I find myself thinking of that night so long ago. Thinking of the rage and the blood. And of her screams. And I remember policemen and handcuffs and a courtroom with a jury of my peers. Guilty! Of course I was. Of course I am. What a relief it would be to walk into a police station. Tell them my real name and go to jail where it is warm and there would be at least a guard to talk to. So, have I decided? No, not yet but I am thinking about it, standing on my stoop in the blowing snow and drinking bourbon.

Out near the edge of the forest I catch a glimpse of white. Blowing snow? It must be. Nothing else would be out tonight. Unless it is a lost soul. Again my head says nonsense. But there it is again. I look and I look but my eyes won’t focus on an object. Just a bit of white. Solid? Can’t be. There are no white animals in the forest. A person? Ridiculous. A person would freeze in minutes. Am I drunk? On a single bourbon? A lost soul? Nonsense.

I stare at the woods for a long time. The white does not reappear. Finally I am cold and step inside. I toss another log on the fire and sit in my chair facing the window and look towards the forest. I don’t think sleep will come easily tonight. Yes, I am afraid most of the time but not of the dark. Not of a lost soul. Carefully my eyes scan the darkness but the only white I see is the blowing snow. I guess I fell asleep in my chair, because when I looked out the window the snow had stopped and the wind had lessened. A bright moon now lit the distance between the shack and the forest. My wristwatch read four o‘clock. A wolf howled. A lost soul appeared and dissolved into the forest. My scream reminded me of then.

When the sun came up I dressed in my outdoor gear and walked towards the forest. What was I expecting? To see the lost soul again? Really! Footprints? After all that blowing snow? So had I seen an actual human being and not a lost soul? My head really wanted to believe that. Was a hunter lost? If so, why didn’t he approach the shack? So my head told me, no, what I saw could not have been a person. Impossible. But so is a lost soul. OK. I can say it – a ghost. Whatever it was there was no sign of anyone or anything this morning.

Weeks passed and no ghost appeared and neither did a lost hunter. I had hiked the trail back to the access road and found no sign anyone had been there. My radio had no stories of anyone lost on the mountain. So, it had been just my imagination. Thank goodness! That evening I was foraging for firewood in the forest. I was about 20 yards in but I could catch an occasional glimpse of my shack. And there it was again. White against the dark wood of the cabin. Damn! The trees were in my way and I could not get a good look. By the time I reached the edge of the woods the white had dissolved into – what? Nothing. It was just gone. My load of wood was heavy and I stumbled trying to hurry home. I dropped the wood next to the stoop and looked for footprints. There were none.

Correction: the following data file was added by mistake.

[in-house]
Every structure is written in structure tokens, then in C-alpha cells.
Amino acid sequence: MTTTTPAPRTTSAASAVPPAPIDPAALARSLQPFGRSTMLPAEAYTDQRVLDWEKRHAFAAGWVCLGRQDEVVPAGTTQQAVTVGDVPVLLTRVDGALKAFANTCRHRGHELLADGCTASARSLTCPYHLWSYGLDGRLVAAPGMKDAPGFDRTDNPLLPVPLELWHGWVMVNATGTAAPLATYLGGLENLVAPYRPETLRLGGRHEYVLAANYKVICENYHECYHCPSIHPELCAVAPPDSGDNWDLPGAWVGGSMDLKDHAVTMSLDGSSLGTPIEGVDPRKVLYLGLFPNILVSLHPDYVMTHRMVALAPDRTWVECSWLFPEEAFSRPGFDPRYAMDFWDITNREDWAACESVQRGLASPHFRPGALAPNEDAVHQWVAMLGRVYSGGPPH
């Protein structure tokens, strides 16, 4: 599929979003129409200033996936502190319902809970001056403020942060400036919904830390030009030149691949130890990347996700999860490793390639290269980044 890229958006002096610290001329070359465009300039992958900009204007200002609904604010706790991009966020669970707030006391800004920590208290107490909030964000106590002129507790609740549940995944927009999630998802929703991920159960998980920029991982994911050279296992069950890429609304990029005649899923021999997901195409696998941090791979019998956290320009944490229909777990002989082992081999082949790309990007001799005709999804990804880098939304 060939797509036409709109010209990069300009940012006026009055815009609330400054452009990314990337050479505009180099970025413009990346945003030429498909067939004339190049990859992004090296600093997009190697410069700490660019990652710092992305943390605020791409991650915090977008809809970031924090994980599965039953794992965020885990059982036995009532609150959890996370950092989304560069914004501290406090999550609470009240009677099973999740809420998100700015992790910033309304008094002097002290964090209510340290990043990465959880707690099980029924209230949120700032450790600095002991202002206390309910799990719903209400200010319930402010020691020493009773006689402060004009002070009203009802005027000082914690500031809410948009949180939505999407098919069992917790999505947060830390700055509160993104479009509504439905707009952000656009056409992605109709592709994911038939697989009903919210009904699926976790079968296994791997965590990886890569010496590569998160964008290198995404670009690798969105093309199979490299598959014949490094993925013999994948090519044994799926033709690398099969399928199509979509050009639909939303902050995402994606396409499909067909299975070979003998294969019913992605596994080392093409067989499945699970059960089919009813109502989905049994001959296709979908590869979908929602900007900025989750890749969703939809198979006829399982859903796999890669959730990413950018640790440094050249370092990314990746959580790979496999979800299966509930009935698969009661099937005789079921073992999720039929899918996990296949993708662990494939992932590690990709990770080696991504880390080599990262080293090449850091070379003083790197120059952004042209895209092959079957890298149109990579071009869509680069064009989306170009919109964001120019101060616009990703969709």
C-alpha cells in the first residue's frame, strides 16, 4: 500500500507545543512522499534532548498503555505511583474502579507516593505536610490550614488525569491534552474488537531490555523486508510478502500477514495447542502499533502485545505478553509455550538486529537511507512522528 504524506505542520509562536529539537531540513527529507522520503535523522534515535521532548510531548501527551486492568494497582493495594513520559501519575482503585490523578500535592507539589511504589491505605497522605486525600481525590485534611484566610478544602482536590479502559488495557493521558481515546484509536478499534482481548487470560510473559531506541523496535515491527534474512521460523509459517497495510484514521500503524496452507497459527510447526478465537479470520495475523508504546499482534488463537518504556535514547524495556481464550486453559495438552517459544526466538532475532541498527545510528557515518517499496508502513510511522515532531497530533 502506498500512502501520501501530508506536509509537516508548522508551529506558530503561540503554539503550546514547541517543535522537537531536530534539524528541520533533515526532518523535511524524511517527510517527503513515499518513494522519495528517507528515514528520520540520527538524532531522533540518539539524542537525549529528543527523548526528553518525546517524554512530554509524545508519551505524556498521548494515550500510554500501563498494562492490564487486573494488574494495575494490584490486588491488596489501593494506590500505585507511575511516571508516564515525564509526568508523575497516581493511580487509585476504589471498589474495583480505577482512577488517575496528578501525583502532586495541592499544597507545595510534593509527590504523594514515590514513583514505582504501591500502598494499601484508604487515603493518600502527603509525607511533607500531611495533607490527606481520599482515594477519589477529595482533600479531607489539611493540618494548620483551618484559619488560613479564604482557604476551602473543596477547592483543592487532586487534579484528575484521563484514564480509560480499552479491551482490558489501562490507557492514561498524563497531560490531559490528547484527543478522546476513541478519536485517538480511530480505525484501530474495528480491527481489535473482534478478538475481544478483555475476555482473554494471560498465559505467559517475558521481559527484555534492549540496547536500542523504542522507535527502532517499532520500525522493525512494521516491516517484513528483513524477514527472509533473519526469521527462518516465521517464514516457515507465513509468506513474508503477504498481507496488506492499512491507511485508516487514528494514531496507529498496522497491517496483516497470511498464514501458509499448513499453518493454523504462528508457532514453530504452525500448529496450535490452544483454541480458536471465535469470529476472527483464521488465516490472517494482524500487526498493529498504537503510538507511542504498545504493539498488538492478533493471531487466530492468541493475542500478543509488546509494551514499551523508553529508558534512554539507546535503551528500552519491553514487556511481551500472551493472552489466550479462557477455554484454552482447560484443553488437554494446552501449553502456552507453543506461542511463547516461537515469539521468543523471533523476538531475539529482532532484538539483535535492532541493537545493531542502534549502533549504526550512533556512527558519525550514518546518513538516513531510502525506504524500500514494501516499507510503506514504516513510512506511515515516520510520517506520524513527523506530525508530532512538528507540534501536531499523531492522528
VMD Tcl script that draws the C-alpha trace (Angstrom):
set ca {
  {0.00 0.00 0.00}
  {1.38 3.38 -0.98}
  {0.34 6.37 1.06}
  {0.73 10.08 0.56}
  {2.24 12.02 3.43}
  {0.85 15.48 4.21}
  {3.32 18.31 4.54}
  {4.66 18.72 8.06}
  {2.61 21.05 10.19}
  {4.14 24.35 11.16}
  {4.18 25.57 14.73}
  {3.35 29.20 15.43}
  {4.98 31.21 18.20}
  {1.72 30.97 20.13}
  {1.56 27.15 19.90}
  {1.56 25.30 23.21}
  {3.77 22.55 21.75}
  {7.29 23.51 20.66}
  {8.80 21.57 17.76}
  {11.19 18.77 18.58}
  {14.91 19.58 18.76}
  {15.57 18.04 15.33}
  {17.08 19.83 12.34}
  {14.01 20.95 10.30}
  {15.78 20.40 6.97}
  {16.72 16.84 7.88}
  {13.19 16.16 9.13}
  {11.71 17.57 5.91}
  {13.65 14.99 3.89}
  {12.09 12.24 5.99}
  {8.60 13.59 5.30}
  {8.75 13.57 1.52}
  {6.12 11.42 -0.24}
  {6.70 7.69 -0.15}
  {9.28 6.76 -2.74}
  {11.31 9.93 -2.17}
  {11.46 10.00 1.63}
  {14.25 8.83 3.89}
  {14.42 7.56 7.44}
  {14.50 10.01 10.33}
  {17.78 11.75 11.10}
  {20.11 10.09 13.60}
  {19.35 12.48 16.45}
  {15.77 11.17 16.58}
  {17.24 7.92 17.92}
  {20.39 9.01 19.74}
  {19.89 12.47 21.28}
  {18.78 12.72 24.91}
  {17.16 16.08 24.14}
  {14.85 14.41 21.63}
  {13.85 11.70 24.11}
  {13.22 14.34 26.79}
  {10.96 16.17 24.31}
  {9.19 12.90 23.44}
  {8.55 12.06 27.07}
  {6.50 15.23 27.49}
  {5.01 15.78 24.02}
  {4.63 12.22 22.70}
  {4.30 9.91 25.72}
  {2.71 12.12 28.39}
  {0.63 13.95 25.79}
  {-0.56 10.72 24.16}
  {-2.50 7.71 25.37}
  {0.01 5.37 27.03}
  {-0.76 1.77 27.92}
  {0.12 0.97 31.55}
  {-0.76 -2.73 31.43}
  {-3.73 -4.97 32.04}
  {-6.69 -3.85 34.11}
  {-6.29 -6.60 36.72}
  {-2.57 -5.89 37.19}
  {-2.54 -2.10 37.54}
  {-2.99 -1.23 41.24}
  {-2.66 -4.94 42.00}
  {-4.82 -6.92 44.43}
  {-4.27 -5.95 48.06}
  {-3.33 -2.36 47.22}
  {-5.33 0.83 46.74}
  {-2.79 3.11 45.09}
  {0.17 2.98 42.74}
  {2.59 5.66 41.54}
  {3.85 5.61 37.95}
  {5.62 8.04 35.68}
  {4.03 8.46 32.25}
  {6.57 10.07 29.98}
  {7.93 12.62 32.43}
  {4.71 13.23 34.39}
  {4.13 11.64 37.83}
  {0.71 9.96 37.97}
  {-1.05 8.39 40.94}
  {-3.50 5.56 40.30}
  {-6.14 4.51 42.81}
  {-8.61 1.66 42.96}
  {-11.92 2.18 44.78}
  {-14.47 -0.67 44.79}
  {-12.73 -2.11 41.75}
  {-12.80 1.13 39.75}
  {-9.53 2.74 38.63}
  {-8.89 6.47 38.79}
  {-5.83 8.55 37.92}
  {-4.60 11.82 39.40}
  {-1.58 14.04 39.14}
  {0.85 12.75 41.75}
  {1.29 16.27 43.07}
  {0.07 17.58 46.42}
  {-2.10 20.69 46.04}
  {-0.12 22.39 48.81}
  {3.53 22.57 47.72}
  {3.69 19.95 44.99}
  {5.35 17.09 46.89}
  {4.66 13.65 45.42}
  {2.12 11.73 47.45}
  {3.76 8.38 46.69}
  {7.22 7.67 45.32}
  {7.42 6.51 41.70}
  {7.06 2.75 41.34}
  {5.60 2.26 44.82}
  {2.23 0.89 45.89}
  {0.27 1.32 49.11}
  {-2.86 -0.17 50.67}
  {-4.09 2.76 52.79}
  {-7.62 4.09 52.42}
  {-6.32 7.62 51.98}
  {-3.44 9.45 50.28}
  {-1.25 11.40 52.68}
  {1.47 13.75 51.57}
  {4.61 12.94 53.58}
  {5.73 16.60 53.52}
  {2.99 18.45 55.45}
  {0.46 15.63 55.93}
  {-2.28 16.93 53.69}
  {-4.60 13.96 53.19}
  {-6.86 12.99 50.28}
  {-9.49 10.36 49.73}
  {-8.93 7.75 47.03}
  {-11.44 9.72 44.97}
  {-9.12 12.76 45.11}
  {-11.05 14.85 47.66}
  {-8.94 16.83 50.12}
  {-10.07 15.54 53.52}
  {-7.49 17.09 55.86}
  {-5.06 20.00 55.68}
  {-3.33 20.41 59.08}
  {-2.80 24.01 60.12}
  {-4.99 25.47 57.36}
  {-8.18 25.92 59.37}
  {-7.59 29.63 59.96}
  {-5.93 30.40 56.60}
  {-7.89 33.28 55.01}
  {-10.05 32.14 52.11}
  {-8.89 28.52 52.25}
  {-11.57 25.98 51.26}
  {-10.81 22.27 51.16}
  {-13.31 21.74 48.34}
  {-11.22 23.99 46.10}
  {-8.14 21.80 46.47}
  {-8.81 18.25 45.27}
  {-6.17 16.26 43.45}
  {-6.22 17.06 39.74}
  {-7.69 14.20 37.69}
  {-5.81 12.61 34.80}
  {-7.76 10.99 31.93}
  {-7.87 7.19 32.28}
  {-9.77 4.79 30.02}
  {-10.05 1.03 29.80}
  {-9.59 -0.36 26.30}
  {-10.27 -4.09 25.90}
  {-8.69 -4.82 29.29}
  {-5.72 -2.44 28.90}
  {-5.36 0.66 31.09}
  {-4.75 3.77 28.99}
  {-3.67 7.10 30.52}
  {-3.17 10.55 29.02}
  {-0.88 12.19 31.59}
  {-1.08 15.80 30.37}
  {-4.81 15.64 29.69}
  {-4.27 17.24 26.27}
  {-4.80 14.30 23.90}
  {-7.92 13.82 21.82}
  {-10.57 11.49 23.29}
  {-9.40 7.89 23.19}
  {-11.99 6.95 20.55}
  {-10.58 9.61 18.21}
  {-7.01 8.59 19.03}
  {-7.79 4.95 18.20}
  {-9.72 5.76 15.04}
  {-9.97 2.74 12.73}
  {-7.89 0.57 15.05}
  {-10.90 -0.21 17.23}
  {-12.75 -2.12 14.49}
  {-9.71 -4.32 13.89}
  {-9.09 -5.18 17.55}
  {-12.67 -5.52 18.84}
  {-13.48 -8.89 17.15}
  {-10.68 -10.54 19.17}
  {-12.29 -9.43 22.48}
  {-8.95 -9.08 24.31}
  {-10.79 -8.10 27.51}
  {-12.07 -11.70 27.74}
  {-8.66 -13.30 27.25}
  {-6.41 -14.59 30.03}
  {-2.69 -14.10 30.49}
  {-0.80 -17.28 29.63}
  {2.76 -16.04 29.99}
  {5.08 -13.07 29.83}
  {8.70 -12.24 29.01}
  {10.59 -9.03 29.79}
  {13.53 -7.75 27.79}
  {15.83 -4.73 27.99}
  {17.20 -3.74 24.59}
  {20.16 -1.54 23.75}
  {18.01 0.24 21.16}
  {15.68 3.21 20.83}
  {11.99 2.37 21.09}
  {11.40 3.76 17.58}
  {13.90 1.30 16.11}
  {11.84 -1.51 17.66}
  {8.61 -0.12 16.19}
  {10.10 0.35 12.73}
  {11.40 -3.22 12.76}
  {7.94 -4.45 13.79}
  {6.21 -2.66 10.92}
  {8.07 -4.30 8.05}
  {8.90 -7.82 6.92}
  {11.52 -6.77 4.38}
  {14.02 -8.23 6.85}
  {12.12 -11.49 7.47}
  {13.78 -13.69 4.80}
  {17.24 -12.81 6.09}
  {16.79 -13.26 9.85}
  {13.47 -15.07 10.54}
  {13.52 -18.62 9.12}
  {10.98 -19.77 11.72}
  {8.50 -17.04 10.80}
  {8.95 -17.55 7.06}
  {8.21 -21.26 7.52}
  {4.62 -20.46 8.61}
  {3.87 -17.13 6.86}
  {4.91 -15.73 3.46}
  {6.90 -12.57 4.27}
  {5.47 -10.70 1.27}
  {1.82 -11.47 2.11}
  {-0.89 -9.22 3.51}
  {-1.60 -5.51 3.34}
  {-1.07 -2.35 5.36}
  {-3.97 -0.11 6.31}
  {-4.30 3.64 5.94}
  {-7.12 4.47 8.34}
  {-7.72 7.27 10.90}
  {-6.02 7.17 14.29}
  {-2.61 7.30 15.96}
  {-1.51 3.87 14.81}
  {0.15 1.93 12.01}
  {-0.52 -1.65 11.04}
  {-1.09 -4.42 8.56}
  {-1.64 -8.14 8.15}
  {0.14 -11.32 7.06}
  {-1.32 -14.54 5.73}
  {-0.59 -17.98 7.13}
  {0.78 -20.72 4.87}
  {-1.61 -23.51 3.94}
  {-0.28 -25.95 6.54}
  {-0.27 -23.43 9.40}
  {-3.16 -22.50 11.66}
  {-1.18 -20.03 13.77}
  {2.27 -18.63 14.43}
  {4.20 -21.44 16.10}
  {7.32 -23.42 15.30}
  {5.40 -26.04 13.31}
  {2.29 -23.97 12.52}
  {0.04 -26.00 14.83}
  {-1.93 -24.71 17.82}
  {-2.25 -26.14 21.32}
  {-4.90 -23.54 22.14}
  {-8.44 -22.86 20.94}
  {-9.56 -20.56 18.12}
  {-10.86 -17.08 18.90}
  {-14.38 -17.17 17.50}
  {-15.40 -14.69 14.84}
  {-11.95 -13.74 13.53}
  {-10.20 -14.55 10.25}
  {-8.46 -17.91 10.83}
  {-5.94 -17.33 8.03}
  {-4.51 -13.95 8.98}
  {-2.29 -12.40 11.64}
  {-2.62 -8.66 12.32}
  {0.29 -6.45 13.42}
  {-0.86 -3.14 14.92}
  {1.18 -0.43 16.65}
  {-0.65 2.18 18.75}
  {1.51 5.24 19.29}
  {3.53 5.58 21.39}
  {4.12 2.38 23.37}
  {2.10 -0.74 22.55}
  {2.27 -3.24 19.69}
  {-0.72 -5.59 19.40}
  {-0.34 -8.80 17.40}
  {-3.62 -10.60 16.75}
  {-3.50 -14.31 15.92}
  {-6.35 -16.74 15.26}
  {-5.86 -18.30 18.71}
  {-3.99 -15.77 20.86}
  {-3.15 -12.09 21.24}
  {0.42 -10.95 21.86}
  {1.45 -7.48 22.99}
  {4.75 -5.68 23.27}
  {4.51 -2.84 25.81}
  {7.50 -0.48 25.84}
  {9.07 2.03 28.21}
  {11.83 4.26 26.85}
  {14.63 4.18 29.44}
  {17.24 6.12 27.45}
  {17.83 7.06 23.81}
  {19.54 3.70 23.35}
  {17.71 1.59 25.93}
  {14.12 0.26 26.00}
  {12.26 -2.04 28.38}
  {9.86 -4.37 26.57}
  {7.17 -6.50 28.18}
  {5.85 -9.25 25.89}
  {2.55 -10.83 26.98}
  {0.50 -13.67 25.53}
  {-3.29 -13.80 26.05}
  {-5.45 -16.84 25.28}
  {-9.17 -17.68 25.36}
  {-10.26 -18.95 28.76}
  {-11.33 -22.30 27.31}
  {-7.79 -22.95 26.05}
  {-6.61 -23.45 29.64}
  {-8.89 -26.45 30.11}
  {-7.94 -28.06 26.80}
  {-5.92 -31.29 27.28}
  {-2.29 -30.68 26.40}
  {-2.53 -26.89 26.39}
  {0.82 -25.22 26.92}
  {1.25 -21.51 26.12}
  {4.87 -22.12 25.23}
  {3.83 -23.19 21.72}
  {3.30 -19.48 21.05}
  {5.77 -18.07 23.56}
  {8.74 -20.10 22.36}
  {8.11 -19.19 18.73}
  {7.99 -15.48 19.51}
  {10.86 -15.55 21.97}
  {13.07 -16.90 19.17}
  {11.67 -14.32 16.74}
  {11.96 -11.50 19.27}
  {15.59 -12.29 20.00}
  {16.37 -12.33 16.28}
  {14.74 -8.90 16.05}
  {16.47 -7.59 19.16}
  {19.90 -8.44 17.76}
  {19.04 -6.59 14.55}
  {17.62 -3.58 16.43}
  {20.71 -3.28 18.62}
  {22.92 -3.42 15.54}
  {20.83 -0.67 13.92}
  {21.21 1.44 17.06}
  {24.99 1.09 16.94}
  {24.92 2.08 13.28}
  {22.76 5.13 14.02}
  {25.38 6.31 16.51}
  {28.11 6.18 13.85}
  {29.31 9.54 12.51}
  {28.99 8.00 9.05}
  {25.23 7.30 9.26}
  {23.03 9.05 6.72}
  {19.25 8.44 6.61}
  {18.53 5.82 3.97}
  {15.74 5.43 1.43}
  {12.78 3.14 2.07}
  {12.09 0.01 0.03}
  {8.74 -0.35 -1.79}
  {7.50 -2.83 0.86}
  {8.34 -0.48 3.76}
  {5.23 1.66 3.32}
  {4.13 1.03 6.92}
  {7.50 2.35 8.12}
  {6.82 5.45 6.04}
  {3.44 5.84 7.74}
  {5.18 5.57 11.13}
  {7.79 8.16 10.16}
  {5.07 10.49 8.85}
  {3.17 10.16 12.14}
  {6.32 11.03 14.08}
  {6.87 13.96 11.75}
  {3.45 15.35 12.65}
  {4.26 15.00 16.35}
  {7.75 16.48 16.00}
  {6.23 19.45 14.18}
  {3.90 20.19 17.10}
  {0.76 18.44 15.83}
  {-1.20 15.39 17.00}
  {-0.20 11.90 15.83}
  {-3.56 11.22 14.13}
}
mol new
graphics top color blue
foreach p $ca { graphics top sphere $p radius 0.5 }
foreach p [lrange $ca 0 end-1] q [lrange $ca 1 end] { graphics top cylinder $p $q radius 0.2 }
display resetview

But there was blood. Jesus! A lot of blood on the stoop. The grey stone was red. The blood ran into the snow turning it red also. The scream gurgled up in my throat but somehow I stifled it. It had to be an injured or wounded animal. But there were no tracks and there was no blowing snow to cover them this time. Stir crazy. That’s what it is. Being alone and afraid up here is driving me nuts. But I didn’t feel nuts, however that would feel. But I decided to drive the Jeep back to town. Impossible tonight. I would drive into a tree or off of a cliff. The drive would have to wait until daylight. That meant another night in the chair looking for the – ghost.

But the ghost did not come back that night. By the next morning the blood on the stoop had dried. At least the blood was real. It took me hours to dig out the Jeep. During the day the forest was alive and the sounds spooked me. but there was no ghost. Finally, I was ready. I put some money in my pocket and picked up my shopping list and headed out to the Jeep half expecting to see the ghost behind the wheel. The Jeep was empty. I carefully pulled the Jeep onto the snowy trail through the woods towards the access road. I asked myself again whether I should surrender in town. No answer. The access road is about five miles from the shack. In truth, the access road is just a dirt trail made mostly by me. The access road eventually runs into a county road and then down the mountain and into town. Under the best of circumstances the drive is long and tiring. In the deep snow, it was formidable.